Peter MacKeith receives national ACSA teaching honors

One of three 2008 Creative Achievement Awards

Peter MacKeith, associate dean of the Sam Fox School of Design & Visual Arts and associate professor of architecture, has received one of three national Creative Achievement Award from the Association of Collegiate Schools of Architecture (ACSA).

The honor recognizes special achievement in teaching, design, scholarship, research or service that advances architectural education. An awards ceremony was held March 28 during the 2008 ACSA National Conference in Houston, Texas.

Peter MacKeith
Peter MacKeith

MacKeith received the award for the design studio “Lighthouses: Adventures on the Mississippi,” which he led (with teaching assistant Aaron Senne) in the spring of 2007 as part of the College of Architecture’s senior undergraduate advanced studio sequence. Over the last 10 years MacKeith has taught a succession of “Lighthouse” studios — in the United States, Finland and Slovenia — all emphasizing issues such as the importance of site, the value of materials and tectonics, and the necessity of interdisciplinary thought and collaborative work.

For the Mississippi studio, 15 undergraduates studied the history and culture of the river from a variety of disciplinary perspectives, including literature, environmental studies, political science, biology, art history and economics. Students also explored the life of the River itself — its agricultural and industrial character, the communities situated adjacent to it — and eventually proposed designs for a series of observation pavilions at major sites between St. Louis and New Orleans.

“If there is creative achievement in this design studio, it lies first and foremost with each of the individual students’ thought and work,” MacKeith says, “then with the collective character and productivity of the studio group as a whole.”

Observation pavilion by John Kleinschmidt
John Kleinschmidt’s design for an observation pavilion overlooking the confluence of the Mississippi and Big Muddy rivers, just south of Murphysboro, Illinois. From Peter MacKeith’s 2007 “Lighthouse” studio.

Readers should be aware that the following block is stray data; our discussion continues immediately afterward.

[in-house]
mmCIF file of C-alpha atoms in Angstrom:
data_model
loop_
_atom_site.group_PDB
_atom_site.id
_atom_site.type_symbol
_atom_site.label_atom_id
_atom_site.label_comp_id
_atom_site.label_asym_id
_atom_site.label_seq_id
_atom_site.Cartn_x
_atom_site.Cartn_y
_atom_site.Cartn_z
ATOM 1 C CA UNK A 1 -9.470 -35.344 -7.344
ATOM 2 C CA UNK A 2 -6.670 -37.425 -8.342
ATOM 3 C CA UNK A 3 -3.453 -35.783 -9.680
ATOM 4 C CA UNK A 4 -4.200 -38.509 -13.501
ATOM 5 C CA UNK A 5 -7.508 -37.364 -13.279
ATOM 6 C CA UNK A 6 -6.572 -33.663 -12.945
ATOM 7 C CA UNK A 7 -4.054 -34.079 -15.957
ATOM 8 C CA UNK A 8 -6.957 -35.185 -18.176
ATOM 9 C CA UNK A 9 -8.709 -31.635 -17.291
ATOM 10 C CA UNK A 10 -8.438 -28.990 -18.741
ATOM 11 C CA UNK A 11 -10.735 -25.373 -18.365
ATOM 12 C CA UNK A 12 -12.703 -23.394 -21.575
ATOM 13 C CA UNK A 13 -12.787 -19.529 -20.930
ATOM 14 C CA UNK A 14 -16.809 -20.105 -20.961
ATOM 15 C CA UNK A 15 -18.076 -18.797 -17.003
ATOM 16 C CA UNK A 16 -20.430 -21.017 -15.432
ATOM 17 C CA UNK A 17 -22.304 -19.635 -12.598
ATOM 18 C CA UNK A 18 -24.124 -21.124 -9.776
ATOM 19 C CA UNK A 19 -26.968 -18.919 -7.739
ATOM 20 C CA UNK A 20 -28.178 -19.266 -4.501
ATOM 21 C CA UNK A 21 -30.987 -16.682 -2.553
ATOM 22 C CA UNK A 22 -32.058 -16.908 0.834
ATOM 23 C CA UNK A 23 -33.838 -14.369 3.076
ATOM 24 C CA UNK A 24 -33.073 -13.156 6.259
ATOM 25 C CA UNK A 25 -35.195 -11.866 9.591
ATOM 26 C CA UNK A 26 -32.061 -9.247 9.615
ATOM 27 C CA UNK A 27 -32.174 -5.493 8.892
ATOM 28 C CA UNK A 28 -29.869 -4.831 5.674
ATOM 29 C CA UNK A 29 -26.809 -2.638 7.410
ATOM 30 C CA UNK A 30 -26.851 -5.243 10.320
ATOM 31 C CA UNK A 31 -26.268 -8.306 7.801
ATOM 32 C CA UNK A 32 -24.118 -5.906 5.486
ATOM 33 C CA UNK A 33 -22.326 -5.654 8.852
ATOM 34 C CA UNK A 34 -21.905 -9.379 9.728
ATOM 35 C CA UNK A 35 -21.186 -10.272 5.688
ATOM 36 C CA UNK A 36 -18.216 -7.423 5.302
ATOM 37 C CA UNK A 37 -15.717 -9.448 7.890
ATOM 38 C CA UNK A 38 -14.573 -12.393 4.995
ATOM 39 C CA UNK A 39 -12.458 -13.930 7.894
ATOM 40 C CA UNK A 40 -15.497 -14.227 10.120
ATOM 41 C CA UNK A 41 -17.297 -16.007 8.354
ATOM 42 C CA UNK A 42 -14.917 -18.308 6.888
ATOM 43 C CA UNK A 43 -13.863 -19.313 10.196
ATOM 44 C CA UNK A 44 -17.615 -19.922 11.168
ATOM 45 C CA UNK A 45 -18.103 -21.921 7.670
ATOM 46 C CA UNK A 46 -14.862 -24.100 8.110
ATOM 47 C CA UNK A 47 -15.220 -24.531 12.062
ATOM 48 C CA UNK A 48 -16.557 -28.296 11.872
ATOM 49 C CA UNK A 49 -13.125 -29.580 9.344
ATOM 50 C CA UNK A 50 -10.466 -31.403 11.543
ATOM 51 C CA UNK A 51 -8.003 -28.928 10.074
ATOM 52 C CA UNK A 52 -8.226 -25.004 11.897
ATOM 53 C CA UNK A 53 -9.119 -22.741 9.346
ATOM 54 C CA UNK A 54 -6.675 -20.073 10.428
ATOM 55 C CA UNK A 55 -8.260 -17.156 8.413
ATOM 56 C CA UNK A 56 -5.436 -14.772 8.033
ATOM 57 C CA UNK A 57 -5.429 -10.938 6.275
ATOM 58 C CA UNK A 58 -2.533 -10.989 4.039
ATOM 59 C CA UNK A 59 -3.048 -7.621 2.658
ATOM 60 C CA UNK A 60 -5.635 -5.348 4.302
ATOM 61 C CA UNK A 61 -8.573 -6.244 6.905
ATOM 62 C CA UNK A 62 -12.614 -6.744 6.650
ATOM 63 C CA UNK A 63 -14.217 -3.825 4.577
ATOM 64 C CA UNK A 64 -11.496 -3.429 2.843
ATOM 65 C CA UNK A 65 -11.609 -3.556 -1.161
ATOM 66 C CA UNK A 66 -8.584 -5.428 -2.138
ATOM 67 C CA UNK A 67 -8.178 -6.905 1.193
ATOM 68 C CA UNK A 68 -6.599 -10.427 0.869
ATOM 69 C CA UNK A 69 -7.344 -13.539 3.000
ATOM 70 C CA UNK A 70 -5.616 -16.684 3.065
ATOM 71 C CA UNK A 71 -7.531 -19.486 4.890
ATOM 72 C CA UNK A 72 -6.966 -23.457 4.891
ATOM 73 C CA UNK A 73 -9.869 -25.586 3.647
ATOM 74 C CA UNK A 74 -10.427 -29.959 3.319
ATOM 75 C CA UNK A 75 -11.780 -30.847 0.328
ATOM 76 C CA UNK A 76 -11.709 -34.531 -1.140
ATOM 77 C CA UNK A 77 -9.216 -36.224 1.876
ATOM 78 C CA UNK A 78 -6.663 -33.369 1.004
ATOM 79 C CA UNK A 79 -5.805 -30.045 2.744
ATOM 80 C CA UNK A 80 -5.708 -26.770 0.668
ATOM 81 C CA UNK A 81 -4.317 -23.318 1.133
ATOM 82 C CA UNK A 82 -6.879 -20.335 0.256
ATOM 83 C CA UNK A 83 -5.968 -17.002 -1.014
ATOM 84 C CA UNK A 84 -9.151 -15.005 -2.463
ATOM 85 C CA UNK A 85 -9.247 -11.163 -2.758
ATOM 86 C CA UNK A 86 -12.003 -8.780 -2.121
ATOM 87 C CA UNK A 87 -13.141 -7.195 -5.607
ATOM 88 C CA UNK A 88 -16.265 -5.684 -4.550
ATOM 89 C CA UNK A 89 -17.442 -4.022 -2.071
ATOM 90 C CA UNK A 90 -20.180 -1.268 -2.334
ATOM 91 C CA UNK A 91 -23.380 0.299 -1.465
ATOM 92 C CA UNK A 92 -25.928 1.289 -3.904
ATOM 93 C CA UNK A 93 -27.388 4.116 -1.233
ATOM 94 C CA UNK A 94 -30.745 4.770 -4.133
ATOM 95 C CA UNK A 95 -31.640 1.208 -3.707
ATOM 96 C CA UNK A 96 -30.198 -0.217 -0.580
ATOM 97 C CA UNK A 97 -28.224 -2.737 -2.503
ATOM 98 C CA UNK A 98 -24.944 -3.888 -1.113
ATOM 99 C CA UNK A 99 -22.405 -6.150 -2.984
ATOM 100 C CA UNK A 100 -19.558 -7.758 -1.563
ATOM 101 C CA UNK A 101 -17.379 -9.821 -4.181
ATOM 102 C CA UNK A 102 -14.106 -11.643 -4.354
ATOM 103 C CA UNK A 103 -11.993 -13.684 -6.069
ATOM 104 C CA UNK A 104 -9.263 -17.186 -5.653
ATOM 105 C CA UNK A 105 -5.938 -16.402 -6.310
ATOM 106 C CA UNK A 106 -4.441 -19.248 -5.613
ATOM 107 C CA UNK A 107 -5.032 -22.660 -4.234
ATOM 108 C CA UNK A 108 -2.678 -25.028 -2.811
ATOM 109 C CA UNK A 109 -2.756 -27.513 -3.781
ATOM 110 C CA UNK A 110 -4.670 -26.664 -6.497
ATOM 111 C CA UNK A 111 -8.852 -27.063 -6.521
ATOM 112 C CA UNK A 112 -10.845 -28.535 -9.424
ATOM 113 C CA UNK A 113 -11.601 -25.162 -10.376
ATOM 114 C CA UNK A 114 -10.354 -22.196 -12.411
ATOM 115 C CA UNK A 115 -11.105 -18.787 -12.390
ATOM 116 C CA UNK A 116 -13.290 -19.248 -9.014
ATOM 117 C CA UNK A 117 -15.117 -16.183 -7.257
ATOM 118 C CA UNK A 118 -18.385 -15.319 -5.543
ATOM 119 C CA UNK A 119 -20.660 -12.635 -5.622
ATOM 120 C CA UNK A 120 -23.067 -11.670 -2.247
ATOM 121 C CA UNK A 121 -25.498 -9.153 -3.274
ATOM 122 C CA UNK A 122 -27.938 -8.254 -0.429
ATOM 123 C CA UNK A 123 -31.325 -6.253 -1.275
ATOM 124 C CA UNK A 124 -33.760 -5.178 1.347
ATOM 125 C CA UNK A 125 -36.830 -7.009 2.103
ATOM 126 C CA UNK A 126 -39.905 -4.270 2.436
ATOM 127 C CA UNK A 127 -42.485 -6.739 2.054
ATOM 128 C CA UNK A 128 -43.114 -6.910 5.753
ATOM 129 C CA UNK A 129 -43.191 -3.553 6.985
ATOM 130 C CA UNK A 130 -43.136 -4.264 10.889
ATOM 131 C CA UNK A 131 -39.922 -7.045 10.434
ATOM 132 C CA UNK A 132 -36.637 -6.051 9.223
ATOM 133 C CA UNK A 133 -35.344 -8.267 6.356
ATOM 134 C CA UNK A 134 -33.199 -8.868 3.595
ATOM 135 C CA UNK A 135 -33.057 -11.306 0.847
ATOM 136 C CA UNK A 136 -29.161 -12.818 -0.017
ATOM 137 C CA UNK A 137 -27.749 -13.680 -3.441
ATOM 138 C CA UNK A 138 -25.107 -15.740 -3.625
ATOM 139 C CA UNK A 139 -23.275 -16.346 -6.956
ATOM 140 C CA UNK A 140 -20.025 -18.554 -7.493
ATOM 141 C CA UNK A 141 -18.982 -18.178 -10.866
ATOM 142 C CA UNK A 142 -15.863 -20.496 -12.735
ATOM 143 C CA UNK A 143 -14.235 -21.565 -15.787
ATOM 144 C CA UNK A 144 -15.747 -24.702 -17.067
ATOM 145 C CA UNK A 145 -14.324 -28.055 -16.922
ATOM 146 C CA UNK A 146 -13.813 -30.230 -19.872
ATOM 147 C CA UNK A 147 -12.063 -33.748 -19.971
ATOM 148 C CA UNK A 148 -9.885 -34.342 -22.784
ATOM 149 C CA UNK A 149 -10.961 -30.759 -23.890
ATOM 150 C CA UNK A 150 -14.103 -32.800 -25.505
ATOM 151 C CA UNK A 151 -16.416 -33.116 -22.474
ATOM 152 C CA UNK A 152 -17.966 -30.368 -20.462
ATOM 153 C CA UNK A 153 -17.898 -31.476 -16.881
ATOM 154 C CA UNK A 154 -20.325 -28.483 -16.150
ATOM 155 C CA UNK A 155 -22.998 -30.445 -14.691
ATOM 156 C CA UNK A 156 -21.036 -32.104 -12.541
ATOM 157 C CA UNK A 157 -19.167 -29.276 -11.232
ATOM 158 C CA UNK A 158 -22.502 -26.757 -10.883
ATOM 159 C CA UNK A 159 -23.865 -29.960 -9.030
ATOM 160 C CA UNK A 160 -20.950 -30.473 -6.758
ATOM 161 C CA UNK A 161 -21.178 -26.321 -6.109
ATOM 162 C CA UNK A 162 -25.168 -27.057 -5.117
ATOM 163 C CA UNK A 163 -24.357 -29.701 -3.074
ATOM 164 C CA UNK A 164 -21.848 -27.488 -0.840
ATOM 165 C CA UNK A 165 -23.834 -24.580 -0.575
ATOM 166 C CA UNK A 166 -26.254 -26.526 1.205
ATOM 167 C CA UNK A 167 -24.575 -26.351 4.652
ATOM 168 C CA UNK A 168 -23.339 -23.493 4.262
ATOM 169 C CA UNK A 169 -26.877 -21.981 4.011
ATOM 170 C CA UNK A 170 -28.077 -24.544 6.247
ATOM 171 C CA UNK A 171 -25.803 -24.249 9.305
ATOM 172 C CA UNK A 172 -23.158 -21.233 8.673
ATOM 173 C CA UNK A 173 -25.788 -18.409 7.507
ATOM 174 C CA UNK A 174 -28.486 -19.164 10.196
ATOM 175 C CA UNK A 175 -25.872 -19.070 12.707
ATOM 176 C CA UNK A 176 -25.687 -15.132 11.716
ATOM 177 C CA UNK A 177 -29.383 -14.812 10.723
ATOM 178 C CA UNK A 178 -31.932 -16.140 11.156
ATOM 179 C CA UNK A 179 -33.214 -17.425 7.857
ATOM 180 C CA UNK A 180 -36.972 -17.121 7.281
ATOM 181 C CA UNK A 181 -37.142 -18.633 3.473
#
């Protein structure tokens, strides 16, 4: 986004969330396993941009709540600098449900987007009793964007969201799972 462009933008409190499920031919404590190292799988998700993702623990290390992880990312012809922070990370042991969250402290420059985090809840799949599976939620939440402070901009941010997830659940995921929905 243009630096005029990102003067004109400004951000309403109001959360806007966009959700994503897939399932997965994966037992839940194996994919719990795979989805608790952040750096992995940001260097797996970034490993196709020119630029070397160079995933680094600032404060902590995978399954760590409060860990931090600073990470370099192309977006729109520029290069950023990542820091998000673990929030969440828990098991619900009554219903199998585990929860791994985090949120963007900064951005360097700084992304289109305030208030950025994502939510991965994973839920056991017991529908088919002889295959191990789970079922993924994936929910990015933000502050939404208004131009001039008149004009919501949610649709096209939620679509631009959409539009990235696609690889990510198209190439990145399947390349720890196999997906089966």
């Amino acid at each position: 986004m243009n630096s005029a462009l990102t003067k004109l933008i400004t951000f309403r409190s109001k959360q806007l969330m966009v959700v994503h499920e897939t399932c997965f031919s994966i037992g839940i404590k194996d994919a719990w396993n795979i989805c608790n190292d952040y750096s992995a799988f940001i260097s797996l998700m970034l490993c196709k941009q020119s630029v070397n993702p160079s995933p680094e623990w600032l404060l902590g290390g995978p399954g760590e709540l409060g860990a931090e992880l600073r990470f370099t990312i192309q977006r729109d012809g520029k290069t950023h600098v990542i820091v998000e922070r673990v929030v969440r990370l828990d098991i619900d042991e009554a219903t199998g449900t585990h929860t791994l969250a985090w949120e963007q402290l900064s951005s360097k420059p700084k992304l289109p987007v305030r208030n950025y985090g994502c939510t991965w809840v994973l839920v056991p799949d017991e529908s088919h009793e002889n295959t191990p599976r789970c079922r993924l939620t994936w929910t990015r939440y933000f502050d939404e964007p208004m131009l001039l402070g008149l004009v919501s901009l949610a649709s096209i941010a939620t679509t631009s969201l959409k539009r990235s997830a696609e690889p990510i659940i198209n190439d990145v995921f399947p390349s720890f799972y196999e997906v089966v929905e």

MacKeith came to Washington University in 1999 as assistant dean of Architecture and was named associate dean of the Sam Fox School in 2004. In addition to organizing collaborative teaching and research, he currently oversees the Sam Fox School’s Whitaker Foundation Learning Lab, a new media center. He previously directed the International Masters Program in architecture at the Helsinki Institute of Technology; taught at Yale University and the University of Virginia; and worked in professional practices in both the United States and Finland.

MacKeith has written and lectured extensively on contemporary Finnish architecture. He is author of The Finland Pavilions: Finland at the Universal Expositions 1900-1992 (1993) and editor of Encounters: Architectural Essays (2005), a selection of essays by Juhani Pallasmaa. His analytical drawings of Alvar Aalto’s buildings were included in the 1998 retrospective at New York’s Museum of Modern Art. In 2005 his essay The Dissolving Corporation: Contemporary Architecture and Corporate Identity in Finland was published by the Finnish Institute for Business and Policy Studies (EVA). His most recent book is Archipelago: Essays on Architecture (2006).

With Michael Repovich, lecturer in architecture, MacKeith recently received a one-year $15,000 Washington University I-CARES grant (International Center for Advanced Research in Energy and Sustainability) for research on “Zero-Energy, High-Performance Building Standards,” a series of case studies in building design specifically directed at sustainable and net-zero energy campus building design. His essay “Designed Education,” about the new Sam Fox School of Design & Visual Arts buildings by architect Fumihiko Maki, will appear in an April 2008 special issue of Japan Architect.

The ACSA is a non-profit membership association founded in 1912 to advance the quality of architectural education. Members consist of all colleges and universities that offer accredited degree programs in architecture in the United States and Canada; candidate schools seeking accreditation; and affiliate membership for two-year and international programs and others ineligible for accreditation. Through these schools, more than 4,700 architectural faculty are represented.